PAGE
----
Did anything surprise you in the process of putting this podcast together? Was there anything in your research that stood out to you most?
There are two things: The first is that abortion did not used to be partisan in the way it is now, at all. In 1972, more Republicans than Democrats supported abortion access. We dig into why that was, and we also start to answer the question of how that changed. The other thing that really surprised me was how haphazard a lot of the change was. For example, when New York liberalized its abortion law in 1970 and didn’t include a residency requirement, all of the sudden tons of women all over the country started coming to the state for abortions, and that actually had really severe ramifications that I think, when considering the context, also make sense.
Another example of this is just that no one — not even the justices — knew that Roe v. Wade was going to be the case that determined abortion rights in America when it first came to the court. It’s finding out all of the little things like that that allows listeners to just think about how many different paths we could have taken outside of the timeline we are actually on.
How has the Pocket collection you’ve created for Slow Burn: Roe vs Wade let fans go deeper into these stories?
One of the most difficult stories we reported this season was the story at the center of Episode 2, which is about the Willkes. The Willkes were a Catholic couple who really helped launch the pro-life movement — they’re perfect fodder for a podcast because we have a lot of audio of them talking. But there was so much news coverage about them as a couple in the decades after the story we’re telling in the show, and I relied on so many other stories to understand them, that it was really gratifying to be able to put all of those resources somewhere for other people to see. I was really invested in portraying the Willkes fairly and I think that building out that story in particular with supporting resources helps listeners get a real understanding of who they were and the influence they had on the pro-life movement over subsequent decades.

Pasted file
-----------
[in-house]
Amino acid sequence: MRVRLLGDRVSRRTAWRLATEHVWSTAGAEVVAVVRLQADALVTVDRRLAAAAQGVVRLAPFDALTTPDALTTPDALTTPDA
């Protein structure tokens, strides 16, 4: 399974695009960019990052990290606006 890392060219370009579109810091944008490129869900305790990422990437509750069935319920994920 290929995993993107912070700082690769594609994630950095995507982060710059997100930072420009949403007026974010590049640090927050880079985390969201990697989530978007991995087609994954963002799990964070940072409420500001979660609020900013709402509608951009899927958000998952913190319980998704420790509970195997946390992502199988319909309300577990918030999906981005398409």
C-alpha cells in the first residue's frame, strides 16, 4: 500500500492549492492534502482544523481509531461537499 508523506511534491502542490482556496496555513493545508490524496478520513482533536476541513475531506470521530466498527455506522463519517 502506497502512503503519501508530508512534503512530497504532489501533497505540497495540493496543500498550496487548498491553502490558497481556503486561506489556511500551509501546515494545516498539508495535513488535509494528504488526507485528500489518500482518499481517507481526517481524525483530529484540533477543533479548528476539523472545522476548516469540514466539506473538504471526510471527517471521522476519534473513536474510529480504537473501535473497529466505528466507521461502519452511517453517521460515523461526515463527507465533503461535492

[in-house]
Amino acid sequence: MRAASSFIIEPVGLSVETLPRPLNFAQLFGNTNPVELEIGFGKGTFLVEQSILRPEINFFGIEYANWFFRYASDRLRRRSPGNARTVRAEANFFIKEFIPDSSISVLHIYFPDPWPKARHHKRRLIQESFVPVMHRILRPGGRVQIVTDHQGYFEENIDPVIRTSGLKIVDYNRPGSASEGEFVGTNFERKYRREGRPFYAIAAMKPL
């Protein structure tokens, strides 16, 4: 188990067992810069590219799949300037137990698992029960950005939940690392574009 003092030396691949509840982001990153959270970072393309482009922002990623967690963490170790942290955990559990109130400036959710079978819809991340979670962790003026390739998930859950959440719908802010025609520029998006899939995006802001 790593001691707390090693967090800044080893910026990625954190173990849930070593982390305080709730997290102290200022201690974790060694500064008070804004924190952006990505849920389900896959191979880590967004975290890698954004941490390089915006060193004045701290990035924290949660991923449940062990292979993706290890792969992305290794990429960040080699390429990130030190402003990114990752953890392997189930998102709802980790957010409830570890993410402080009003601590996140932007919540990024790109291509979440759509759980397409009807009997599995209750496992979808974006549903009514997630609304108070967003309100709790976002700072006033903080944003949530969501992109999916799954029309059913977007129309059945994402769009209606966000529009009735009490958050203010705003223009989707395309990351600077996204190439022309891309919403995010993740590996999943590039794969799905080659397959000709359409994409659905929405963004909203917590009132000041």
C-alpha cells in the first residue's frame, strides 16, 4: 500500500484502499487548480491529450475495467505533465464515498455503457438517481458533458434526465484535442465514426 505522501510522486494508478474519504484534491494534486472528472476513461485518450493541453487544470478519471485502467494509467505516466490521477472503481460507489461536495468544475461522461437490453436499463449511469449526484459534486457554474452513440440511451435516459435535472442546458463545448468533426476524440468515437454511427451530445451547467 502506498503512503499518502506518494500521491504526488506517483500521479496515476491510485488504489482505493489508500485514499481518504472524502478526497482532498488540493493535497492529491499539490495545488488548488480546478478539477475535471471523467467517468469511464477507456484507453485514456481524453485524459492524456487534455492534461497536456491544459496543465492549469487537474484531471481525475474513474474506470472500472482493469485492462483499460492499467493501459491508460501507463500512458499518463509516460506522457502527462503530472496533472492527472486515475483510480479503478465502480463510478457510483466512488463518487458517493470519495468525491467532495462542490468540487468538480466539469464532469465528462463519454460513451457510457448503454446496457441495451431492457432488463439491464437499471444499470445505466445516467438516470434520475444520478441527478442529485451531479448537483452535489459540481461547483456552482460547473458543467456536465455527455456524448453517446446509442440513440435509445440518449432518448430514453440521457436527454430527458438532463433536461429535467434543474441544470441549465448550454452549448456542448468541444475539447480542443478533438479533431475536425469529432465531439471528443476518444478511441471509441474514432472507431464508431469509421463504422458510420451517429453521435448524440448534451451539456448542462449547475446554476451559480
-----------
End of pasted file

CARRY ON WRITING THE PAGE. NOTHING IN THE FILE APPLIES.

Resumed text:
How does this Pocket collection support the storytelling in your podcast? Is the content in your collection different that what is shared in Slow Burn: Roe vs Wade?
I would say that our story focuses really specifically on the years leading up to Roe — so really, 1970, 1971, and 1972 — but that obviously a ton has happened with abortion and abortion politics in particular since. And the collection helped us give people a window into the rest of that story, which certainly helps explain how we ended up where we are now.
What articles and videos are in your Pocket waiting to be read/watched right now?
I am dying to read this story from The New York Times about Amber Rose. The other things in my queue are basically stories that I missed or didn’t have time to read when I was making the show and saved for later. Those include Rebecca Traister’s profile of Dianne Feinstein, the Times op-ed about marrying the wrong person that blew up the internet that I have yet to read, and Margaret Talbot’s long read on Amy Coney Barrett (for obvious reasons).
At Pocket, we’re all about helping people carve out time and space to dig into the stories that matter. Where and when do you catch up on the long reads and podcast episodes you’re excited for?
This is quite nerdy, but I’m a member of the Brooklyn Botanical Gardens and so I try to take long walks on the weekends around there with the podcasts I want to catch up on (Prospect Park works for this purpose too!). Commuting time of any kind — subway to work, car rides — are big for podcasts for me too. I also really like to lounge in bed on Sunday mornings and scroll through whatever I missed during the week.
Original article written by Sarah Vasquez >